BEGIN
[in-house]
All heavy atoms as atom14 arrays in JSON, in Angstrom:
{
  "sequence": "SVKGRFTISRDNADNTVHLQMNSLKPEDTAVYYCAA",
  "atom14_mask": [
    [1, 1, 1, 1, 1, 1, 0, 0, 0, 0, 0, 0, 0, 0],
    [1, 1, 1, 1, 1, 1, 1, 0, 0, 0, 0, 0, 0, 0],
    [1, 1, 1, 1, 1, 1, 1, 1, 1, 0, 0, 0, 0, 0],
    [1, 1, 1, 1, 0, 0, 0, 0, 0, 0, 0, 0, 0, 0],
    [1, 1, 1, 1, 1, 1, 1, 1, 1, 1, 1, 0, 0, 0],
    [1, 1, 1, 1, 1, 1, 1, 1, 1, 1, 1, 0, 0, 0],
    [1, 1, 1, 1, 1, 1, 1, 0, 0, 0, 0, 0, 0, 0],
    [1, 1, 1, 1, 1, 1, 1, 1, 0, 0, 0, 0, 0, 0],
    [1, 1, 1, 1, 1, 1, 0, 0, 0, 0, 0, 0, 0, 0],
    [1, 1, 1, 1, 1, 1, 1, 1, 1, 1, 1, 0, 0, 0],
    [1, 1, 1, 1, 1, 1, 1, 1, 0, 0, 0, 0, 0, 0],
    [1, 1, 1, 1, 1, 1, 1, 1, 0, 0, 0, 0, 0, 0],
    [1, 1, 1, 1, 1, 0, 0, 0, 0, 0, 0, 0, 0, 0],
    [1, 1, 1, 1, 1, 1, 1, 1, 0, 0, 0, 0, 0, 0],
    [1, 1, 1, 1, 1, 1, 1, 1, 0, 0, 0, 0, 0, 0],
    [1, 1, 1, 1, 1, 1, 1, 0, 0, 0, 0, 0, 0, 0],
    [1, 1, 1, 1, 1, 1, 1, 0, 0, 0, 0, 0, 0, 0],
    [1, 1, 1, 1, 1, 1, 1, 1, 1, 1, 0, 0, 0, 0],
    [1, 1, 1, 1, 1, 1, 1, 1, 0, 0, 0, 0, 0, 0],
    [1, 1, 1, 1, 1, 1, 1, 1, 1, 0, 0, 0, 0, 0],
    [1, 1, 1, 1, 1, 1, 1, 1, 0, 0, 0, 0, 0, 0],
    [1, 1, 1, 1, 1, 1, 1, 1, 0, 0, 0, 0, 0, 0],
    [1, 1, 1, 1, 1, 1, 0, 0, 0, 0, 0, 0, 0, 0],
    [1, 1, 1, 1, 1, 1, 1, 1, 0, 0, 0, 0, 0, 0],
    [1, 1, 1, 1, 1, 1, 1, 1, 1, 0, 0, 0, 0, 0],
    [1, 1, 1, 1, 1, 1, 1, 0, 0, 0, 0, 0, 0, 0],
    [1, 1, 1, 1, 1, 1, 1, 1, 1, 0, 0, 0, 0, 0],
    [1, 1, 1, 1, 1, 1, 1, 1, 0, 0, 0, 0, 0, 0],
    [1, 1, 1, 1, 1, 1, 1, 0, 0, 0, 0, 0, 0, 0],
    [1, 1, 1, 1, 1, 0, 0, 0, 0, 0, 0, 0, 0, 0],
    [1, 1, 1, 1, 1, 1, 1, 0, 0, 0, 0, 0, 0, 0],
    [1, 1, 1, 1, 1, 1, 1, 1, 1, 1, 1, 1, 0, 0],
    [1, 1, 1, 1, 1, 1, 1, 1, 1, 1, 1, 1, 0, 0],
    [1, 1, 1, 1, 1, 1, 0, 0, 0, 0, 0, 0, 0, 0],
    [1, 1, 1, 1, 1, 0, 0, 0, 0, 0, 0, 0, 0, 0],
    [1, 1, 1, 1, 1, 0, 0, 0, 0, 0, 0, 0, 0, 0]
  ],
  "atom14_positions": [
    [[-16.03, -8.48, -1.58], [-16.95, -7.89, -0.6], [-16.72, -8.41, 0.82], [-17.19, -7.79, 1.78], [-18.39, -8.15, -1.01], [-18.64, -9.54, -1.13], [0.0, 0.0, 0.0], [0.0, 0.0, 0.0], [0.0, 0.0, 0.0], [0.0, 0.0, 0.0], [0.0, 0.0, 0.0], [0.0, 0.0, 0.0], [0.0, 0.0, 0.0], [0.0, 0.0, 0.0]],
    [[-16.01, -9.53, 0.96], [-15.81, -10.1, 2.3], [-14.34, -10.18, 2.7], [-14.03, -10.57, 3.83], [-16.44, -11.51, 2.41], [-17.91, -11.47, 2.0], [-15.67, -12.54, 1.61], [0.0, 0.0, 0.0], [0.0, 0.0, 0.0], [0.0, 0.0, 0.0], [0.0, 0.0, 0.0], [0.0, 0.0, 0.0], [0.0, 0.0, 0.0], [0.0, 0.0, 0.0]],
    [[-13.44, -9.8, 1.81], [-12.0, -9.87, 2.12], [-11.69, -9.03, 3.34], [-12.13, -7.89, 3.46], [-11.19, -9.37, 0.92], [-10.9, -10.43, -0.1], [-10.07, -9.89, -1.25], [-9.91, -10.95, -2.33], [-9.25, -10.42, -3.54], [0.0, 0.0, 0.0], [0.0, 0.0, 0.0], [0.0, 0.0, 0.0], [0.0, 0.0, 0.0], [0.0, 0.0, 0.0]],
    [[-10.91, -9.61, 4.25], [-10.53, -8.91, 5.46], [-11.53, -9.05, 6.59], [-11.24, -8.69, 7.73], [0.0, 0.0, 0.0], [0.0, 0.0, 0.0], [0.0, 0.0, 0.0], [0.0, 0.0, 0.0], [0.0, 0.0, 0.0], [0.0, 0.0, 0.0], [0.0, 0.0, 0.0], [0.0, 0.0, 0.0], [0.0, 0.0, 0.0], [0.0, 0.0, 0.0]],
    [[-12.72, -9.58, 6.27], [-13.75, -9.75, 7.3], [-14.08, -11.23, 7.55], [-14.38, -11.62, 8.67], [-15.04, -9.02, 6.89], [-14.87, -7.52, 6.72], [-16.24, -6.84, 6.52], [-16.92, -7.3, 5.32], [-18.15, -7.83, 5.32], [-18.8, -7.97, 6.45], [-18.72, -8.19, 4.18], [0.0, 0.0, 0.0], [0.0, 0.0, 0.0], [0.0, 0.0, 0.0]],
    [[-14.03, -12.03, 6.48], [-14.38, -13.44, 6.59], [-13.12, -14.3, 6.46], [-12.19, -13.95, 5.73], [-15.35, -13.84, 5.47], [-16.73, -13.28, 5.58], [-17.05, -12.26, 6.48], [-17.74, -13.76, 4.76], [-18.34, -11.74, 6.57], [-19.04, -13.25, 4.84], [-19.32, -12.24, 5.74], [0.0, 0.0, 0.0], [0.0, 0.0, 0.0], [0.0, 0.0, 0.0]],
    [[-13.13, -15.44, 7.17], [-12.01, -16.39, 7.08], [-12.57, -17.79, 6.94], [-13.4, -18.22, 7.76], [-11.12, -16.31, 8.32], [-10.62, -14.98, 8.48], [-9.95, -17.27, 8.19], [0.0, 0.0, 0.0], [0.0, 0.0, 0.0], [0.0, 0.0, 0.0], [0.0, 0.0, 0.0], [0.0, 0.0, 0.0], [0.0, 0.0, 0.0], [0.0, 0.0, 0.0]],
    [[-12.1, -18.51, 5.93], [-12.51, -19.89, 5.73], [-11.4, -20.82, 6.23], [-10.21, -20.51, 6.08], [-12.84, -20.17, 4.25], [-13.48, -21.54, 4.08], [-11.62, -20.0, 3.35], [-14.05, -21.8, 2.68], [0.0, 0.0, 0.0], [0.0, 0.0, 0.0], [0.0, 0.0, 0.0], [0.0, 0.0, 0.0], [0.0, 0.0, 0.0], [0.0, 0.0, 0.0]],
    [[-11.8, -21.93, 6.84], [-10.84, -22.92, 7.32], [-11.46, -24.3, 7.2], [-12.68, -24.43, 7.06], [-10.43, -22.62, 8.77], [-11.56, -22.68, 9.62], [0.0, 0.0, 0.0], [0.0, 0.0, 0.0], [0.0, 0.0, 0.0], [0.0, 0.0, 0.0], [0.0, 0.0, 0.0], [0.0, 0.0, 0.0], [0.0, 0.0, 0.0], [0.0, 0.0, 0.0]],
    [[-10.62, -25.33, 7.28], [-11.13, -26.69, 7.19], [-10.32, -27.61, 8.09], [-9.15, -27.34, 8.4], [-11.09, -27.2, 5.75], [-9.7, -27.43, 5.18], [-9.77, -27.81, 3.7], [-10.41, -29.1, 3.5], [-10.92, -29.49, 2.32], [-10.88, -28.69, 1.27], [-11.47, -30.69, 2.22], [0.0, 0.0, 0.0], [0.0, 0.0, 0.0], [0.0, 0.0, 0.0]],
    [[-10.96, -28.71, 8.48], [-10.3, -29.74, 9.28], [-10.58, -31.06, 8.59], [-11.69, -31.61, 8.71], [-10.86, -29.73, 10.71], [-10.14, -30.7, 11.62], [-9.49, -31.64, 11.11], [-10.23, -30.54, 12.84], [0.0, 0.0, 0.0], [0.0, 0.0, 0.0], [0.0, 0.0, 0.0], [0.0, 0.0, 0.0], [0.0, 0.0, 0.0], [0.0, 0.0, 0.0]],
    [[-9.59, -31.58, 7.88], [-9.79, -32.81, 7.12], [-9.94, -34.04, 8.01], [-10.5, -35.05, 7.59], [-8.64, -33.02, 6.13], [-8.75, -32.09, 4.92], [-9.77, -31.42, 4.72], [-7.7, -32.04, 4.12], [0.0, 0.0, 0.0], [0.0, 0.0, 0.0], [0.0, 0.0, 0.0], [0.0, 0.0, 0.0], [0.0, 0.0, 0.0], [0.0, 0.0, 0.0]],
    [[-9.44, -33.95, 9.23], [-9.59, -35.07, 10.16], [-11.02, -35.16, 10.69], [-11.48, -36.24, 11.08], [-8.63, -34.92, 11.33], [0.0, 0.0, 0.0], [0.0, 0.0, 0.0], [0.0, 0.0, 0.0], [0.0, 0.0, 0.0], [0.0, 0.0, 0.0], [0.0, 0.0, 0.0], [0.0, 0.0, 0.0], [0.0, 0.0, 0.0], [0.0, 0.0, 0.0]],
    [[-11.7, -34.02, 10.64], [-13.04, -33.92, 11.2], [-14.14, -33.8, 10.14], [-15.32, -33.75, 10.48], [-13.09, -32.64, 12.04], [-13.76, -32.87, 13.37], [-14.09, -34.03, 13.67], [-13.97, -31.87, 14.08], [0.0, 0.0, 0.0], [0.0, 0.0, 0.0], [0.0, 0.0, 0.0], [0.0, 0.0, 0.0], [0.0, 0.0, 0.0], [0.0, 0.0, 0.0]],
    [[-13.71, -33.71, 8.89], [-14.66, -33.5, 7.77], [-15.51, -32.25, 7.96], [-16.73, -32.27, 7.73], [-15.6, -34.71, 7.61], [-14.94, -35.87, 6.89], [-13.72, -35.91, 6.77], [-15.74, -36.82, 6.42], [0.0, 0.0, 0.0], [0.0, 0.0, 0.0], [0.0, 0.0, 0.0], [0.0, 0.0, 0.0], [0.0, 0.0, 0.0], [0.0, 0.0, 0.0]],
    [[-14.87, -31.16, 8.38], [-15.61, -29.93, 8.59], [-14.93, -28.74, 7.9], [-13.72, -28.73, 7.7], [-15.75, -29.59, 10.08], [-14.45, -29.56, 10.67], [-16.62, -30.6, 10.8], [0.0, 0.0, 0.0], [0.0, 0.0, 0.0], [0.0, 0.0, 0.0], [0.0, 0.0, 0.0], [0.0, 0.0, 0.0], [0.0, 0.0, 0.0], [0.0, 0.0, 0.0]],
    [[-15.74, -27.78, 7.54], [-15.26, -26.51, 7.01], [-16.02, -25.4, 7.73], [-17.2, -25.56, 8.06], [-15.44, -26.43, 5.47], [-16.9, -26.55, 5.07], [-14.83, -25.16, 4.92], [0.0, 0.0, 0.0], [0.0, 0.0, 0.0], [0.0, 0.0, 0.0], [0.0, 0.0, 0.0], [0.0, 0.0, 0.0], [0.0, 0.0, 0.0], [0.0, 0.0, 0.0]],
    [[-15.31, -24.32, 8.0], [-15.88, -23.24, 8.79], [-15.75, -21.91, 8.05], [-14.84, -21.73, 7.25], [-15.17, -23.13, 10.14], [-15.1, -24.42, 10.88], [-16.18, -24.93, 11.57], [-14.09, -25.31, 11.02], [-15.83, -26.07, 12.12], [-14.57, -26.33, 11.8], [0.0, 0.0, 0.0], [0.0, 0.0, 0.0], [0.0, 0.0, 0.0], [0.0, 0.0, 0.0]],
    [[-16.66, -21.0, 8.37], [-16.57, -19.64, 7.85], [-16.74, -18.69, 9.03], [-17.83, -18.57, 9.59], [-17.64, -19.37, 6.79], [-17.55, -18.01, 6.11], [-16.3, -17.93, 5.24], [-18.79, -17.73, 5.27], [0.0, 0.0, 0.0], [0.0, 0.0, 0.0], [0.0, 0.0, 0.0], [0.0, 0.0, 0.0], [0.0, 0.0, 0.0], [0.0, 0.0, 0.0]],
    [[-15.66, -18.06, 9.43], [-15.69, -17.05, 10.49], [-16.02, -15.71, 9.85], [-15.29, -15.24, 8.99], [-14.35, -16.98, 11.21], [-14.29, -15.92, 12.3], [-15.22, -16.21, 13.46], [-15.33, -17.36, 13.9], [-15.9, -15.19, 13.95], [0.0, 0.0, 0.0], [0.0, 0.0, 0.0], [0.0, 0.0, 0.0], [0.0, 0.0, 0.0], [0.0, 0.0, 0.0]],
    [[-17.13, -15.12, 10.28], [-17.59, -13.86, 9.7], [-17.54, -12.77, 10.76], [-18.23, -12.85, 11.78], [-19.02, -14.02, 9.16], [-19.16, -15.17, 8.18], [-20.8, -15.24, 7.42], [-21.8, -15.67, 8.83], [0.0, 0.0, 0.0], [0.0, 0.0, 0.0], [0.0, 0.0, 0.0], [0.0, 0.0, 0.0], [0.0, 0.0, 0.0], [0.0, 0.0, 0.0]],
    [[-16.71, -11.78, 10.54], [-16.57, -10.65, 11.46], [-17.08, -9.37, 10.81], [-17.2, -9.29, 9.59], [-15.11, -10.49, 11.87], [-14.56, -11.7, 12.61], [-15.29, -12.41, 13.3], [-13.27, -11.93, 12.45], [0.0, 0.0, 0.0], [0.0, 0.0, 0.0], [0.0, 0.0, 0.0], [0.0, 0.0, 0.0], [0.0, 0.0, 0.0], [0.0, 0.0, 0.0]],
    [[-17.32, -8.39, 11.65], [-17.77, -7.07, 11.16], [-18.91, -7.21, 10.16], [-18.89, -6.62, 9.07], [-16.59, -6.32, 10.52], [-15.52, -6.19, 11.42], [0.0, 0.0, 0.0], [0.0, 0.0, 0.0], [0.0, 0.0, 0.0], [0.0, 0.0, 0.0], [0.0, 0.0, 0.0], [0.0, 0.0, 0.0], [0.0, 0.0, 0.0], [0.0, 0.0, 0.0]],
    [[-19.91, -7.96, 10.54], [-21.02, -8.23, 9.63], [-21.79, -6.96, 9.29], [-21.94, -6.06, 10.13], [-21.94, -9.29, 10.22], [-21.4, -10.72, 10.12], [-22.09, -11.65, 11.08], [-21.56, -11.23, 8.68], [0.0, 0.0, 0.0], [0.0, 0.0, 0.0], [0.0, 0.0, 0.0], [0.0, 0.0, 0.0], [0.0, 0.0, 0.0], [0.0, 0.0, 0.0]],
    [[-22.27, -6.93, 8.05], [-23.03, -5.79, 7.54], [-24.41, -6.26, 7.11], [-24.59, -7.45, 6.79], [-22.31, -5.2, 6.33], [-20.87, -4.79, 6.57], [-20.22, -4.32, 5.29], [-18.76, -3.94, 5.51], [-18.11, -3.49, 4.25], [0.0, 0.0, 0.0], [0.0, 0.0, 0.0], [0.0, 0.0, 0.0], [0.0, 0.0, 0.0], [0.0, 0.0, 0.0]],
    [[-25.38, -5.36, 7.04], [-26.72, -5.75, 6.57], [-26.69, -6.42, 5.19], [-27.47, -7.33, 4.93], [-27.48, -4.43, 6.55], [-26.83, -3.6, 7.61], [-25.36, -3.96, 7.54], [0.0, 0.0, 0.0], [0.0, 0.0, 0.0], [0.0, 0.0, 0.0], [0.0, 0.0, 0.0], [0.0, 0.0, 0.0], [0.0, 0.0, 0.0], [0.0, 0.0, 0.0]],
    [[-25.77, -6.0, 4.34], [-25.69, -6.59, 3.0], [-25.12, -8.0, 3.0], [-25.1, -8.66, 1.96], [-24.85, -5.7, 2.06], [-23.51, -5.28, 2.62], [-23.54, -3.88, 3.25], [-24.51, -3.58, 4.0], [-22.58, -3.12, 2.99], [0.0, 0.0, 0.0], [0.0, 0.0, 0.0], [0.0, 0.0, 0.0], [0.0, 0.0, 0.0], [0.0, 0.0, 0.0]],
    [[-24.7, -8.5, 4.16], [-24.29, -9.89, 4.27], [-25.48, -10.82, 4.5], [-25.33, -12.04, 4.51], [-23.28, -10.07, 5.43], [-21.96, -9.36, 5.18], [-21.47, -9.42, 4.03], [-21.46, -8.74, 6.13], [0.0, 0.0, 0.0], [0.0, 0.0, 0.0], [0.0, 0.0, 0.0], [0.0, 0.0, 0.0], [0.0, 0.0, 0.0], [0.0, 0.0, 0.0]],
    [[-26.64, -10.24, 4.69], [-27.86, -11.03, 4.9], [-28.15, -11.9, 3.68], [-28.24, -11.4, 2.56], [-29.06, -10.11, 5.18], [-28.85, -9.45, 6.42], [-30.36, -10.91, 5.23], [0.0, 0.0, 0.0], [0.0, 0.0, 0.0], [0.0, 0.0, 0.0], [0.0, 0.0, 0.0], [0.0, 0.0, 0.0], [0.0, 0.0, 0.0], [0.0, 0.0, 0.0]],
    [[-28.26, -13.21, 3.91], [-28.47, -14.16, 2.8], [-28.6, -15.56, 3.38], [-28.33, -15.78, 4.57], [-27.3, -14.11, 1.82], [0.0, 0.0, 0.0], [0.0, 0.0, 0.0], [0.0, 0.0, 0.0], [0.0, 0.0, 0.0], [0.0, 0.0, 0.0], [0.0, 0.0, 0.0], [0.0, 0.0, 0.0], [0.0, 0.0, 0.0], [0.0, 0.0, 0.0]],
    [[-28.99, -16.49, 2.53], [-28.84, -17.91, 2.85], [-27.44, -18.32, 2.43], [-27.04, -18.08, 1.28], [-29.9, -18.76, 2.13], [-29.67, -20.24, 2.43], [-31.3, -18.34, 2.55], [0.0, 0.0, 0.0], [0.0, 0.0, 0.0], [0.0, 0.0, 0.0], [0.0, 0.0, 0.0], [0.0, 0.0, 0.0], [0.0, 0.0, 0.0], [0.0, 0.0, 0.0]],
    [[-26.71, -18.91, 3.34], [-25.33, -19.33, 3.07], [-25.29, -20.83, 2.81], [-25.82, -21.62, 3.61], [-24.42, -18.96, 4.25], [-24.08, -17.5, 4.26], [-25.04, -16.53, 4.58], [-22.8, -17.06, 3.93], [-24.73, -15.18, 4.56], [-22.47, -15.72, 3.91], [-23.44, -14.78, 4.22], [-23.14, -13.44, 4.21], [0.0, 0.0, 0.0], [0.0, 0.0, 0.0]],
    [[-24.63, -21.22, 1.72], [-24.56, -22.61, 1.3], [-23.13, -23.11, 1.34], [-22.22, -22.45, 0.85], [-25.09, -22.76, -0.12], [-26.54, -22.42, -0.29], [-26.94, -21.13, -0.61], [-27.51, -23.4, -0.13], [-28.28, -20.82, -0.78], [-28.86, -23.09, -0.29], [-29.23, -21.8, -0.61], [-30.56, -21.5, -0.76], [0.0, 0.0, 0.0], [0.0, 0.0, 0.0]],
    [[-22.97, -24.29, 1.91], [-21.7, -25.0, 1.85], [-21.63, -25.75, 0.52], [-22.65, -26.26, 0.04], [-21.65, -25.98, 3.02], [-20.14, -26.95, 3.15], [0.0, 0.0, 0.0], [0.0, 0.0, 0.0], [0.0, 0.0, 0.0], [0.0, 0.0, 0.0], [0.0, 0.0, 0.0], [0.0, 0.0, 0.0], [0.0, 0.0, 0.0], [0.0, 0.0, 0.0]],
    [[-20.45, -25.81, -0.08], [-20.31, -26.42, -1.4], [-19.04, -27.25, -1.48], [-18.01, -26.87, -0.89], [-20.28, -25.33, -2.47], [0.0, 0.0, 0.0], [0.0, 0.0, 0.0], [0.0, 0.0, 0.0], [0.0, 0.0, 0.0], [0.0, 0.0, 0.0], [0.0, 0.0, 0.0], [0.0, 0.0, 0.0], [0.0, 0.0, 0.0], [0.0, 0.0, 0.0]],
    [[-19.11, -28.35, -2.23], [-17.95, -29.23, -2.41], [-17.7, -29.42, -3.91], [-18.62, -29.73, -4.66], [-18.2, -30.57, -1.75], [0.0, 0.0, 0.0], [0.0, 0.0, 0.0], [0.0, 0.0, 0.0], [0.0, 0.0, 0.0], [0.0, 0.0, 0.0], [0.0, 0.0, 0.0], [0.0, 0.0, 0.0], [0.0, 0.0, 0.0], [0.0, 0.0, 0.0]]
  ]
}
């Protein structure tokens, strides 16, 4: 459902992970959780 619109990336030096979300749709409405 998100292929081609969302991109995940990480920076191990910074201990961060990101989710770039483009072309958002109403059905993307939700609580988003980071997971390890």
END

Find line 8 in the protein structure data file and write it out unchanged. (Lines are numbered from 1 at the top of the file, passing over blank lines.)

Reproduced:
    [1, 1, 1, 1, 1, 1, 1, 1, 1, 0, 0, 0, 0, 0],